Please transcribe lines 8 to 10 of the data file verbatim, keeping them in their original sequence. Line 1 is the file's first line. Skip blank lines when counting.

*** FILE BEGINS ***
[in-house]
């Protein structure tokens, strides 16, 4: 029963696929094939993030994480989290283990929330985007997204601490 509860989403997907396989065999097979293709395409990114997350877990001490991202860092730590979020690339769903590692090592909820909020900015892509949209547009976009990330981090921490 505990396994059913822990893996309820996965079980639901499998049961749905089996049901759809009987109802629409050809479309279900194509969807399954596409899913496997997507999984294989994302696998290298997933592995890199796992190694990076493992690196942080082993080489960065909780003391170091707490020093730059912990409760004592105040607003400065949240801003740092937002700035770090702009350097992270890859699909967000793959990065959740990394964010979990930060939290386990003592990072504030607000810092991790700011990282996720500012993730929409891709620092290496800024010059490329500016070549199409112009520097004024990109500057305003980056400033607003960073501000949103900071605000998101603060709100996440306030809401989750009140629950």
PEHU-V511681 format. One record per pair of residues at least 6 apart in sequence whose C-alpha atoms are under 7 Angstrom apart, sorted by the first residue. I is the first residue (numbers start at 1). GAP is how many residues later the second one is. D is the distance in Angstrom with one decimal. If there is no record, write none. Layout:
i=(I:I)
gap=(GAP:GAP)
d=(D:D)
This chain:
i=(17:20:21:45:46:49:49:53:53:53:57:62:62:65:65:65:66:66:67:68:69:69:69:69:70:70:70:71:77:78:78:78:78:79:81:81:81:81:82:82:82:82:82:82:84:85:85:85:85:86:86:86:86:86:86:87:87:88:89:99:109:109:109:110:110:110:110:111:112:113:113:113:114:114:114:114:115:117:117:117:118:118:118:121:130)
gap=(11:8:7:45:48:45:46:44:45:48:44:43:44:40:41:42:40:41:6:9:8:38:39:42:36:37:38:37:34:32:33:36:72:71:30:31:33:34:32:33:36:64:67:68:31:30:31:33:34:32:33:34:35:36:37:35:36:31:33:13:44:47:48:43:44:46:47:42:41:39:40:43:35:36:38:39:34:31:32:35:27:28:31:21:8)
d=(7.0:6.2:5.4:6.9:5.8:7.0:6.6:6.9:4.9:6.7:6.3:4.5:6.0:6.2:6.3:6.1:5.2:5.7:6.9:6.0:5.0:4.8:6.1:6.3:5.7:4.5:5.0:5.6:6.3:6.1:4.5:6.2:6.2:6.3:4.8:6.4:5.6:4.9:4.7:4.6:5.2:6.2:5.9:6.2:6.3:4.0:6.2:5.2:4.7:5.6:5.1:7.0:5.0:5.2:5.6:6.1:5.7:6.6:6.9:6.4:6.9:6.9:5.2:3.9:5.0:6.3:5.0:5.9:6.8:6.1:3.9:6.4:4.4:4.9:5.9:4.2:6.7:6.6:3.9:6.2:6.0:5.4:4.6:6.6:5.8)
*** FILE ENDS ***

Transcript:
i=(17:20:21:45:46:49:49:53:53:53:57:62:62:65:65:65:66:66:67:68:69:69:69:69:70:70:70:71:77:78:78:78:78:79:81:81:81:81:82:82:82:82:82:82:84:85:85:85:85:86:86:86:86:86:86:87:87:88:89:99:109:109:109:110:110:110:110:111:112:113:113:113:114:114:114:114:115:117:117:117:118:118:118:121:130)
gap=(11:8:7:45:48:45:46:44:45:48:44:43:44:40:41:42:40:41:6:9:8:38:39:42:36:37:38:37:34:32:33:36:72:71:30:31:33:34:32:33:36:64:67:68:31:30:31:33:34:32:33:34:35:36:37:35:36:31:33:13:44:47:48:43:44:46:47:42:41:39:40:43:35:36:38:39:34:31:32:35:27:28:31:21:8)
d=(7.0:6.2:5.4:6.9:5.8:7.0:6.6:6.9:4.9:6.7:6.3:4.5:6.0:6.2:6.3:6.1:5.2:5.7:6.9:6.0:5.0:4.8:6.1:6.3:5.7:4.5:5.0:5.6:6.3:6.1:4.5:6.2:6.2:6.3:4.8:6.4:5.6:4.9:4.7:4.6:5.2:6.2:5.9:6.2:6.3:4.0:6.2:5.2:4.7:5.6:5.1:7.0:5.0:5.2:5.6:6.1:5.7:6.6:6.9:6.4:6.9:6.9:5.2:3.9:5.0:6.3:5.0:5.9:6.8:6.1:3.9:6.4:4.4:4.9:5.9:4.2:6.7:6.6:3.9:6.2:6.0:5.4:4.6:6.6:5.8)